“All the sponsors have to have witnessed your performing of stunts or coordinating shows or second unit directing in actual situations. They can’t just write a letter for somebody. They have to know that person,” Ruge said.
And there is a financial requirement, Ruge added: “You have to be a working stuntman. You have to be the real thing.” The association is reluctant to give figures, but in dollars, the real thing must earn an income close to $100,000 a year in stunt work – not acting or as an extra – to qualify for membership. According to SAG, the earnings of the top stunt performers are in the upper 3% of the membership.
When Bob Minor joined the Stuntmen’s Assn. in ’72, “I had to make at least $20,000 on stunts alone, without working extra.” That year, he stunt-doubled for 12 actors on one movie, WB’s “Come Back Charleston Blue,” “even a set of twins that fell out of a skylight. One of the twins fell out of the skylight and landed. They cut the film. I went back up, took the position of the second twin, fell out of the skylight a totally different way, and when they edited it together, you have two guys falling out of the skylight, and they are both me.”
The stunt coordinator, Max Kleven, was impressed. Minor became the previously all-white stunt fraternity’s first black member.
The association’s 16-man board reviews an applicant’s working record and votes. Three blackballs ends the application. Last year, 13 passed the board’s scrutiny and were admitted to a year’s probation, during which they will be working with and for the other members. After that year, there is a vote of the general membership, and the prospective member needs 75% to join the fraternity.
Each generation has had its specialists, as stunts and the movies themselves evolved. In the beginning it was the cowboys and rodeo champions.
“In the ’60s, it was the drivers, especially the bikers and motocross racers,” Chris Doyle said. “Then it became the guys who were proficient in martial arts and acrobatics,” not just for the kung fu flicks, but to stage the more elaborate fights with windmilling high kicks and somersaults audiences now expected.
“Now it’s the riggers,” the specialists who can rig and execute the high falls of both stunt performers and equipment, said Doyle, who has coordinated a string of action series for Stephen J. Cannell.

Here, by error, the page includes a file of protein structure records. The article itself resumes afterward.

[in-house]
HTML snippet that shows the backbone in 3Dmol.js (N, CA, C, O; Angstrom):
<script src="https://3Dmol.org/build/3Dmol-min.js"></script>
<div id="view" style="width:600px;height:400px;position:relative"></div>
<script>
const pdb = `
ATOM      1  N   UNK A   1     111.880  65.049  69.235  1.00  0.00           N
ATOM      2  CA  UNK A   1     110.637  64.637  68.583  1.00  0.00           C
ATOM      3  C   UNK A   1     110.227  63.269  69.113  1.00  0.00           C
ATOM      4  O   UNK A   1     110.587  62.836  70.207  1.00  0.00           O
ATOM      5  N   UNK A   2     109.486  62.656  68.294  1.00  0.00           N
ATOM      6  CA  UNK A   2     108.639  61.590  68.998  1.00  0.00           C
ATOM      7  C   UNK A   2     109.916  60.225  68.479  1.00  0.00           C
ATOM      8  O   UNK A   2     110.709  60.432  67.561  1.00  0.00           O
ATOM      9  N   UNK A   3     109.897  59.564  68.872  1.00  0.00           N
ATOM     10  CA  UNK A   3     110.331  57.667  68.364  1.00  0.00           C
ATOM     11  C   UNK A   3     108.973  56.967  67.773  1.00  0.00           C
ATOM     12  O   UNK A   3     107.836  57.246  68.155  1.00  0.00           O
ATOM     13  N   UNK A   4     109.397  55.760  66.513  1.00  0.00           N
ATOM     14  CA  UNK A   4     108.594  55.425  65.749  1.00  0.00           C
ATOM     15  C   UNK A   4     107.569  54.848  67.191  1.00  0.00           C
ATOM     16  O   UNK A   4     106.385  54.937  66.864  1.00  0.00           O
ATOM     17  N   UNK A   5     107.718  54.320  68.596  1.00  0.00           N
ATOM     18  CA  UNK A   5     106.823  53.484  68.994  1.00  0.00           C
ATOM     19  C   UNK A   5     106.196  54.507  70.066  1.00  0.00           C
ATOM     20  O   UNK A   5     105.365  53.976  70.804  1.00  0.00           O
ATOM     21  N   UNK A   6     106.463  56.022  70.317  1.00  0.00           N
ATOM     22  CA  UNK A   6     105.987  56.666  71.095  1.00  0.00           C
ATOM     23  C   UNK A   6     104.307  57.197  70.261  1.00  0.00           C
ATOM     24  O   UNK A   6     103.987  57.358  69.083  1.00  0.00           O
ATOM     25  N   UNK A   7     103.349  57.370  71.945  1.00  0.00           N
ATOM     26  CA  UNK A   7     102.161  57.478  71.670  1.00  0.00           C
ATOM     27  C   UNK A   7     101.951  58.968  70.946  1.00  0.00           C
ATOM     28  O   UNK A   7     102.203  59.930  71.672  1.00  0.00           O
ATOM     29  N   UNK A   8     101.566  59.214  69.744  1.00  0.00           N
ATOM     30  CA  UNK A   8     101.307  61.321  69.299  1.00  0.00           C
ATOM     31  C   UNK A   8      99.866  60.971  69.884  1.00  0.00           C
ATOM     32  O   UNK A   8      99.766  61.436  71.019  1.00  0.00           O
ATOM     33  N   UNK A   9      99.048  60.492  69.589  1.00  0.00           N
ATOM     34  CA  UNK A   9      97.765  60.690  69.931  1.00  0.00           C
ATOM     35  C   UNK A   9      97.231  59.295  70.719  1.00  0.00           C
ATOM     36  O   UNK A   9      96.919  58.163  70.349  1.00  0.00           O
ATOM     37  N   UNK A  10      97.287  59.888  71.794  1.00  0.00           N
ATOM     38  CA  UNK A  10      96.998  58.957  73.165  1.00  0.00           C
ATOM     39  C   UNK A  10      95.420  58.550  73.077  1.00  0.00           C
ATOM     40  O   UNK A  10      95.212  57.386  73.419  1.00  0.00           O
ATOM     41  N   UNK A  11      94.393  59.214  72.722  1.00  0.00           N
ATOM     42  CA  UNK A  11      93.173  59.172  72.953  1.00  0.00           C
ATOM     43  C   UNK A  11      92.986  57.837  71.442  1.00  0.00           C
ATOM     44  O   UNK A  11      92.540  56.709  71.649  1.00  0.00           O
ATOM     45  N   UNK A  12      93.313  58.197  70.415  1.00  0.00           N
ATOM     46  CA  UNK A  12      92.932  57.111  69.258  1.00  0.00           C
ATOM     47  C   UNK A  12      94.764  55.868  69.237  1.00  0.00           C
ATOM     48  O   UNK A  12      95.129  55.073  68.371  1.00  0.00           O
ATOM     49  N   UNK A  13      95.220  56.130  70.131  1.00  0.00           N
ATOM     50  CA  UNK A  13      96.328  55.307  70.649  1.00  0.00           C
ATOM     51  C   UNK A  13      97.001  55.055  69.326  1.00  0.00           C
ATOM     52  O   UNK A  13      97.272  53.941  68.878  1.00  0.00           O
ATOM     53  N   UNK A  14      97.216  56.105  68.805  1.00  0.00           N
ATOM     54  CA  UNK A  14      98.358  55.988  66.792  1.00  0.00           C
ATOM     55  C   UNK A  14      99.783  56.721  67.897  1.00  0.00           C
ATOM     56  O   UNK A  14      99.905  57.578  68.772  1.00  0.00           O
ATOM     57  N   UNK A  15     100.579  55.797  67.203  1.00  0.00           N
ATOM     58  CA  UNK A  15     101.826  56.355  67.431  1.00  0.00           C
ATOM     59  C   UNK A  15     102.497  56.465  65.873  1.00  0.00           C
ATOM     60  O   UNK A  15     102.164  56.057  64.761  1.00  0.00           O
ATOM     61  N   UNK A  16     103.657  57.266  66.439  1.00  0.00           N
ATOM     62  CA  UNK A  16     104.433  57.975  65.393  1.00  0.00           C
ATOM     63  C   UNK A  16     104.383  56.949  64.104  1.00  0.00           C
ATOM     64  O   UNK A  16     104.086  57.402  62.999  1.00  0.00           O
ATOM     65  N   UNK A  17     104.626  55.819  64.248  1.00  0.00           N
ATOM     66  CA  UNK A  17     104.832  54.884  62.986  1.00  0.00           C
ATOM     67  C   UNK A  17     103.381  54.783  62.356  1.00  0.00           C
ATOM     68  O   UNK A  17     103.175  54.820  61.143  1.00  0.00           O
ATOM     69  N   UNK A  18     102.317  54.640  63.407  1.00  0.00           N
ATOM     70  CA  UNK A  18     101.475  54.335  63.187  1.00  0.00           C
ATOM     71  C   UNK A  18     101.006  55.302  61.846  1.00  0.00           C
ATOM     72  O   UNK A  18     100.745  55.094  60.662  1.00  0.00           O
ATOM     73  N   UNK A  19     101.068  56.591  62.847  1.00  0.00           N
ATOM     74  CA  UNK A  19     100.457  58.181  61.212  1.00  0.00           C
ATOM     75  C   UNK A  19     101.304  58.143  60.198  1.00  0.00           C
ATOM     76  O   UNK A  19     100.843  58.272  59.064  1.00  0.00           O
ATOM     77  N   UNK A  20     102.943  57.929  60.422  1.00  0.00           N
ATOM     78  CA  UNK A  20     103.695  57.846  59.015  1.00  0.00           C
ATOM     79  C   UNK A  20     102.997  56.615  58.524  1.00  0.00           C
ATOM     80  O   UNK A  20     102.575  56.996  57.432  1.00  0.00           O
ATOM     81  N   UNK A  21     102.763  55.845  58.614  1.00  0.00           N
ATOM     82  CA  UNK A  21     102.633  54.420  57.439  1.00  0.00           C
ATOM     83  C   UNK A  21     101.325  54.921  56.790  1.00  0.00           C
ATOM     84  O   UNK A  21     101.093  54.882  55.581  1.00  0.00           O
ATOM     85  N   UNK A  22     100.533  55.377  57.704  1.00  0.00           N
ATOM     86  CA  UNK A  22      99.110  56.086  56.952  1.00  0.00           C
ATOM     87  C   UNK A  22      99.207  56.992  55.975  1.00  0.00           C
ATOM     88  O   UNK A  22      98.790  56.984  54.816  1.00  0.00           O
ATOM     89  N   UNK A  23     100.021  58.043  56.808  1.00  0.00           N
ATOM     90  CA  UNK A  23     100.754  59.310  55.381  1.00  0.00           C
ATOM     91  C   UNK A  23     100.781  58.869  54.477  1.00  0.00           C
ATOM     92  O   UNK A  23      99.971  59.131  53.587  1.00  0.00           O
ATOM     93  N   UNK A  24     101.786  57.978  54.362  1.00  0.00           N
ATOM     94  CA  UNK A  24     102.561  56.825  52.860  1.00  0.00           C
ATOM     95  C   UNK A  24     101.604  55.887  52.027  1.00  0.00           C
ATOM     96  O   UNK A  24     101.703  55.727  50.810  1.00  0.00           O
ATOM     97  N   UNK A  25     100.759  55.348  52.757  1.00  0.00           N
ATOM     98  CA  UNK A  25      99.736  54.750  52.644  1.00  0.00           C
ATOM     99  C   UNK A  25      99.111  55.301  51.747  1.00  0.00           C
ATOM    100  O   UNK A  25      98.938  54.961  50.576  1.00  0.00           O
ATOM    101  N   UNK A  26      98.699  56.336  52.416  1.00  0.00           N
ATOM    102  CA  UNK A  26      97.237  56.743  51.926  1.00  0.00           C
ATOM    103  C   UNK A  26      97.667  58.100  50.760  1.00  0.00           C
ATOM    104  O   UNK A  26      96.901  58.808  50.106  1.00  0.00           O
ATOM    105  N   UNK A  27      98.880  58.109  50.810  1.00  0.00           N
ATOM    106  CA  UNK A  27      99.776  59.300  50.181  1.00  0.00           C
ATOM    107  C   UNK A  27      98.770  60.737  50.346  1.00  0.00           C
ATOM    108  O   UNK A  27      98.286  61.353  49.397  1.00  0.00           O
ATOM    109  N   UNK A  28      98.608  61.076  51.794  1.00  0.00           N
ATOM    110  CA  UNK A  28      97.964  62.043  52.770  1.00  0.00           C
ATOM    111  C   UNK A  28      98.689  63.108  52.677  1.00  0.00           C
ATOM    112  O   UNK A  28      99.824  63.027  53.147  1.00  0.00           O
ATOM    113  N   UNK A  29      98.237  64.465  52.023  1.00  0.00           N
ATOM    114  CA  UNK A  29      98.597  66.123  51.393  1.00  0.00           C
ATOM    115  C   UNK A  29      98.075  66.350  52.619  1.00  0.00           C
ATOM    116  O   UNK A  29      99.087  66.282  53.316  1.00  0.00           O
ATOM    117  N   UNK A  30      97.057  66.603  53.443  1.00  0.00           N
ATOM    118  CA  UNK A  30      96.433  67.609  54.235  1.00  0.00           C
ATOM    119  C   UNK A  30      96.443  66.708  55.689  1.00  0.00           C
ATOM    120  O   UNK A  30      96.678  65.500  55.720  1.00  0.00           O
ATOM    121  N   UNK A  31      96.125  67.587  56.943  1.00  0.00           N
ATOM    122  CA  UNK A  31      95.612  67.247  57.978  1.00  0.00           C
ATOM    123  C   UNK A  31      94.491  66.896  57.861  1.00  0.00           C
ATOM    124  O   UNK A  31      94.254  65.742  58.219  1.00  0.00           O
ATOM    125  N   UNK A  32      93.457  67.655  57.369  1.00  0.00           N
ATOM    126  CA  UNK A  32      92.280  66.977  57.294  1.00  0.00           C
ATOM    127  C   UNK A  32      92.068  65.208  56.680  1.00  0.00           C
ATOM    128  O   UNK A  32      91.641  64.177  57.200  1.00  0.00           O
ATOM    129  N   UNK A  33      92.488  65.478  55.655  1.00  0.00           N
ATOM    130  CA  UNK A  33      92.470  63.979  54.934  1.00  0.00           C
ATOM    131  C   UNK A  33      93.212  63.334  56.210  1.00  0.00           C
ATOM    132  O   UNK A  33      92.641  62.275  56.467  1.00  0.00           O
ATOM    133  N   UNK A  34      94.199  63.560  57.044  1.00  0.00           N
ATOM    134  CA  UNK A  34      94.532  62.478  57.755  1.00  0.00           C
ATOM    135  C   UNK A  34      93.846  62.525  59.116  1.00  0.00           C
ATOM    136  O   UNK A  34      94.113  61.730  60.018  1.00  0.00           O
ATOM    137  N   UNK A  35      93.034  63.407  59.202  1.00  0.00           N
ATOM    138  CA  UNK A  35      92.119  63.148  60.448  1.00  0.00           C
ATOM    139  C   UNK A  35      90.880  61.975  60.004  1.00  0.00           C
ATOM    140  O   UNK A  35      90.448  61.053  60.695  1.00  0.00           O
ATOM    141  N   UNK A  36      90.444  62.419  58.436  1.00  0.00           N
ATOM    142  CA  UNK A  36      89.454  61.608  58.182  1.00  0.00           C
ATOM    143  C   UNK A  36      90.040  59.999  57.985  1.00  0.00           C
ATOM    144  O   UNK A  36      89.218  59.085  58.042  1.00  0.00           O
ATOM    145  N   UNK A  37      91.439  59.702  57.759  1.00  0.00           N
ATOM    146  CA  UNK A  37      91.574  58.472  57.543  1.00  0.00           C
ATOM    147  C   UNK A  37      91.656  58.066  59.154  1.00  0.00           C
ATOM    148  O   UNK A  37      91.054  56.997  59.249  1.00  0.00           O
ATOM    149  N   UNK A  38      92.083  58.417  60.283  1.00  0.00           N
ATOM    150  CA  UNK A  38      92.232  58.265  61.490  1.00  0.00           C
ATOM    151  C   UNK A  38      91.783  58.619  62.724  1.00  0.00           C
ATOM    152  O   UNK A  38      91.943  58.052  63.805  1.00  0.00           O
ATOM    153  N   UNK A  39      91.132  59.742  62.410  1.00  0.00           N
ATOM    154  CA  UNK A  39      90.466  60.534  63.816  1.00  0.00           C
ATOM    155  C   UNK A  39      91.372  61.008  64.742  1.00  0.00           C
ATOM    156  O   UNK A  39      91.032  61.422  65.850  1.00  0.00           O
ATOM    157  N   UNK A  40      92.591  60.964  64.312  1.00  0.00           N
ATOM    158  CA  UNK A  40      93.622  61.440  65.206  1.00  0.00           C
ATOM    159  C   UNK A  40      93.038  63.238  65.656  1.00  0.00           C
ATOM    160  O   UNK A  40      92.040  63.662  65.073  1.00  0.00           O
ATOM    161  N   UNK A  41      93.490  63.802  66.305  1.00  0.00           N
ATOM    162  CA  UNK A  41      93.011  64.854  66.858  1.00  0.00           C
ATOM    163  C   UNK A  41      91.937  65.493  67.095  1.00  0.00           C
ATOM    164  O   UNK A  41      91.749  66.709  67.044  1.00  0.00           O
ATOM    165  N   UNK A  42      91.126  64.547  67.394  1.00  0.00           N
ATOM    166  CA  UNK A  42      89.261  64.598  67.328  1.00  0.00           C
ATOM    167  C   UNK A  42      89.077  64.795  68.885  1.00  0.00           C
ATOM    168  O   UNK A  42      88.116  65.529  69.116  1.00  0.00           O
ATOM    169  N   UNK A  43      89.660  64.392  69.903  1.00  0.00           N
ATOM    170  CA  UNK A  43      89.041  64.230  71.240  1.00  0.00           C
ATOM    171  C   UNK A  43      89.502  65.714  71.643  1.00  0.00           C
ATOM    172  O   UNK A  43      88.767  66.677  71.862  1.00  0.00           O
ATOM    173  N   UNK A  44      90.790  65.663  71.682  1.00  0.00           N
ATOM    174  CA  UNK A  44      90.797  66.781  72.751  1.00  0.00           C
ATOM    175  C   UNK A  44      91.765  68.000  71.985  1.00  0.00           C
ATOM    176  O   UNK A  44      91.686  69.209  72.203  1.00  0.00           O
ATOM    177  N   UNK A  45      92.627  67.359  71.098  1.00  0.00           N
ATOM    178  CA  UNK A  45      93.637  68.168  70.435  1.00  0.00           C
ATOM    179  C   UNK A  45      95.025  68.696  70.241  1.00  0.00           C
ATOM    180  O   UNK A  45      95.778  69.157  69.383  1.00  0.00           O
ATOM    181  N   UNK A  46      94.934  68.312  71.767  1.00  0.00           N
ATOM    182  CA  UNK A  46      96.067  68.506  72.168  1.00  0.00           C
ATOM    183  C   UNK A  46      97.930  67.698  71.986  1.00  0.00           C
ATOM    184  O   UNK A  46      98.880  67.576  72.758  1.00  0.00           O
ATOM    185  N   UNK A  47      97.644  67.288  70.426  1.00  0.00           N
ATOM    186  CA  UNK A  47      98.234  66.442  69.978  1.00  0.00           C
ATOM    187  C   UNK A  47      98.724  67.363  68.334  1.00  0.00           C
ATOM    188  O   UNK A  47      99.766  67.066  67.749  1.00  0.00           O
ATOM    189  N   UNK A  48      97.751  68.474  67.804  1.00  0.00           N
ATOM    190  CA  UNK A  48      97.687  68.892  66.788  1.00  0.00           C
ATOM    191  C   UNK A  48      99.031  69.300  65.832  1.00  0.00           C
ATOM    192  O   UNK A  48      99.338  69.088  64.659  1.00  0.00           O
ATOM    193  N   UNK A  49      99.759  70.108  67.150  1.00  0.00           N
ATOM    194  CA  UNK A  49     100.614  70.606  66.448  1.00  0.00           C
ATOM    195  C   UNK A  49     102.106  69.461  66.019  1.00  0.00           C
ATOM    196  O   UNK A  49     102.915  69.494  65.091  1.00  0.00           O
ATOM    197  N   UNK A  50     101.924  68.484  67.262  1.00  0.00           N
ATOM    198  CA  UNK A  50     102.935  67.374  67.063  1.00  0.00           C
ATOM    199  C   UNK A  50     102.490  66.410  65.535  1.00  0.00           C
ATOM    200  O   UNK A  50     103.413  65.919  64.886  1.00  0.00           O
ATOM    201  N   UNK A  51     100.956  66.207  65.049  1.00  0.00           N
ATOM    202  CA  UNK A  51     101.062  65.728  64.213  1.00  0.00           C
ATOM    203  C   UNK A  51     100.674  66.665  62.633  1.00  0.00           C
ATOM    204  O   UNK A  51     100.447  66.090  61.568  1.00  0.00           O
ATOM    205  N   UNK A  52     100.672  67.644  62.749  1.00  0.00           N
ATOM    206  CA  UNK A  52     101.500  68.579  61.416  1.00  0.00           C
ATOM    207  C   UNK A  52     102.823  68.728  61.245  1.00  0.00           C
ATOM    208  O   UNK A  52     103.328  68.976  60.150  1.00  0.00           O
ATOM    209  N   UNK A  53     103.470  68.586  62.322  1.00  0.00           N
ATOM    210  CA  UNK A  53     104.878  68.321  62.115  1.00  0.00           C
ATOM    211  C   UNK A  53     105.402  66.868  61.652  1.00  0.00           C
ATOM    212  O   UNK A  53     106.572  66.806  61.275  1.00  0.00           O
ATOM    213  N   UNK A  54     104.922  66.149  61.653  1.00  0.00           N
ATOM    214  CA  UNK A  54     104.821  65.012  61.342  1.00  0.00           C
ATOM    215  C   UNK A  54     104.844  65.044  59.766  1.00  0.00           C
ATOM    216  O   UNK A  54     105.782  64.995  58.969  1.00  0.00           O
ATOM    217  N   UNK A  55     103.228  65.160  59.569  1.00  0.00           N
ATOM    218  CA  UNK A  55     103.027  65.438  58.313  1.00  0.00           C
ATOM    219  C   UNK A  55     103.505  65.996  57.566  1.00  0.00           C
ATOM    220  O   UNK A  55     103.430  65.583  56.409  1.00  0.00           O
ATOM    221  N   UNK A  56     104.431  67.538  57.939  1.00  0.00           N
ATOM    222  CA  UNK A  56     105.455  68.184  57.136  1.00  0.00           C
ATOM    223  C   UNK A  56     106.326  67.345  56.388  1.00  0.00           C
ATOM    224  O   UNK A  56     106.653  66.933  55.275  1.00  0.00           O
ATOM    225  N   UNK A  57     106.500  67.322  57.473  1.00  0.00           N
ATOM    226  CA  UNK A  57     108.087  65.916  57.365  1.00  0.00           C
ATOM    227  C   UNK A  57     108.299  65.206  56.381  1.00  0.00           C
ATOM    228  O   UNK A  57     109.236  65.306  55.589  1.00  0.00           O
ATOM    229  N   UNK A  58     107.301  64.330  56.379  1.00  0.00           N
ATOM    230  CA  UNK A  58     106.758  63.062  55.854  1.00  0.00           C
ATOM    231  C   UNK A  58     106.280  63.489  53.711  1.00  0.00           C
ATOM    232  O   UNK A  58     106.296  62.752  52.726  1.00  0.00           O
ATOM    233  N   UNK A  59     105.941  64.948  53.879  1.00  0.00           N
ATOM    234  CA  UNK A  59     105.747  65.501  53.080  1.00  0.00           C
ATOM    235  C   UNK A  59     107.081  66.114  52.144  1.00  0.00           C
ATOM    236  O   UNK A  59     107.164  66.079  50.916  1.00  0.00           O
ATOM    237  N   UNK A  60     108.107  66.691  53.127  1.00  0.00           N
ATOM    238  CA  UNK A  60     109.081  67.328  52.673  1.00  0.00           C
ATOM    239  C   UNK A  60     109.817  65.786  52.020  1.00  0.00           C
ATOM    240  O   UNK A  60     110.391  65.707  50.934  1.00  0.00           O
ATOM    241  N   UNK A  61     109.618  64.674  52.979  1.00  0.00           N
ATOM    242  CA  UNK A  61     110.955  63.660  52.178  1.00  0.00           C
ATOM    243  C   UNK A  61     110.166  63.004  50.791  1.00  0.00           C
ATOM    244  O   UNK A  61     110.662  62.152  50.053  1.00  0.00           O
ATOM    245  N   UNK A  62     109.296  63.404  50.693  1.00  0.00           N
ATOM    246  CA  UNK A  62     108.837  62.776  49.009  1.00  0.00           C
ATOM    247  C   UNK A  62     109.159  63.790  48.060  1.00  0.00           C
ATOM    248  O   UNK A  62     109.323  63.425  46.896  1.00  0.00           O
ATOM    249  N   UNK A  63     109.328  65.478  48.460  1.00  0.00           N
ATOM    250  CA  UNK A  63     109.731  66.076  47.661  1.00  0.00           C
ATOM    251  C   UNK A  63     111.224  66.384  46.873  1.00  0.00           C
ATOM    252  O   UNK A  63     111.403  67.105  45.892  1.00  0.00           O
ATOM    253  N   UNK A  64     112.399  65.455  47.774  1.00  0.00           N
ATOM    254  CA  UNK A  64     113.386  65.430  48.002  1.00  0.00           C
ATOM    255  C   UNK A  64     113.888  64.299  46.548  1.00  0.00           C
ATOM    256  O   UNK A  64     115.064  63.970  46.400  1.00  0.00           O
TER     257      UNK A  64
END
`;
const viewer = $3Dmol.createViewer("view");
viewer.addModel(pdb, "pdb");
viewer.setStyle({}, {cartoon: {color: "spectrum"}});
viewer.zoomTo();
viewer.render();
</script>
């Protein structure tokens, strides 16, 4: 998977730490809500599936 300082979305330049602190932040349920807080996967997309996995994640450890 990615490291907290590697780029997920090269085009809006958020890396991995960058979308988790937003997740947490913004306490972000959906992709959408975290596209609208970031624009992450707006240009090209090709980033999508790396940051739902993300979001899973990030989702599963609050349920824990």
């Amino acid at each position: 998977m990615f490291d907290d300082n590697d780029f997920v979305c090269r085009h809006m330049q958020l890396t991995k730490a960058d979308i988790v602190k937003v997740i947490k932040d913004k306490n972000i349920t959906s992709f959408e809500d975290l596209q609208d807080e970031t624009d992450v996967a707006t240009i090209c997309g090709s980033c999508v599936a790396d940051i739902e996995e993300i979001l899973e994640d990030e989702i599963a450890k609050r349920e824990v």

And in the future, both the veteran cowboys and younger riggers agree, second unit directors and stunt coordinators must know how computer-generated images can create and combine several stunts and special effects into spectacular scenes.
But as in the past, each stunt coordinator on a given picture or TV show hires within his own association for the most part, unless a star has a regular stunt double associated with another group or a particular specialty is needed.
Minor, second VP of the Stuntmen’s Assn., was the coordinator on TriStar’s “Glory” in ’89. He also recruited from Stunts Unlimited, the Intl. Stunt Assn. and Independent Stunts to cast the 30 troopers of the all-black 54th Massachusetts Regiment who were blown up via air rams, trampolines, mini-tramps and Russian Swings during the film’s climactic charge. There is a plaque from those stuntmen commemorating Minor’s “Glory” coordination in the association membership room.
And the daring chances the stuntmen take beget memorable stories. John Moio, the association’s third VP, badly sprained his leg in a stunt for an action TV series shot in San Francisco. Stunt coordinator Al Wyatt nevertheless scheduled him to work the next day.
“I couldn’t even walk,” Moio said. But when he hobbled onto the location the next morning, Wyatt was explaining in detail to the young director why the character in the next scene should have a bad limp.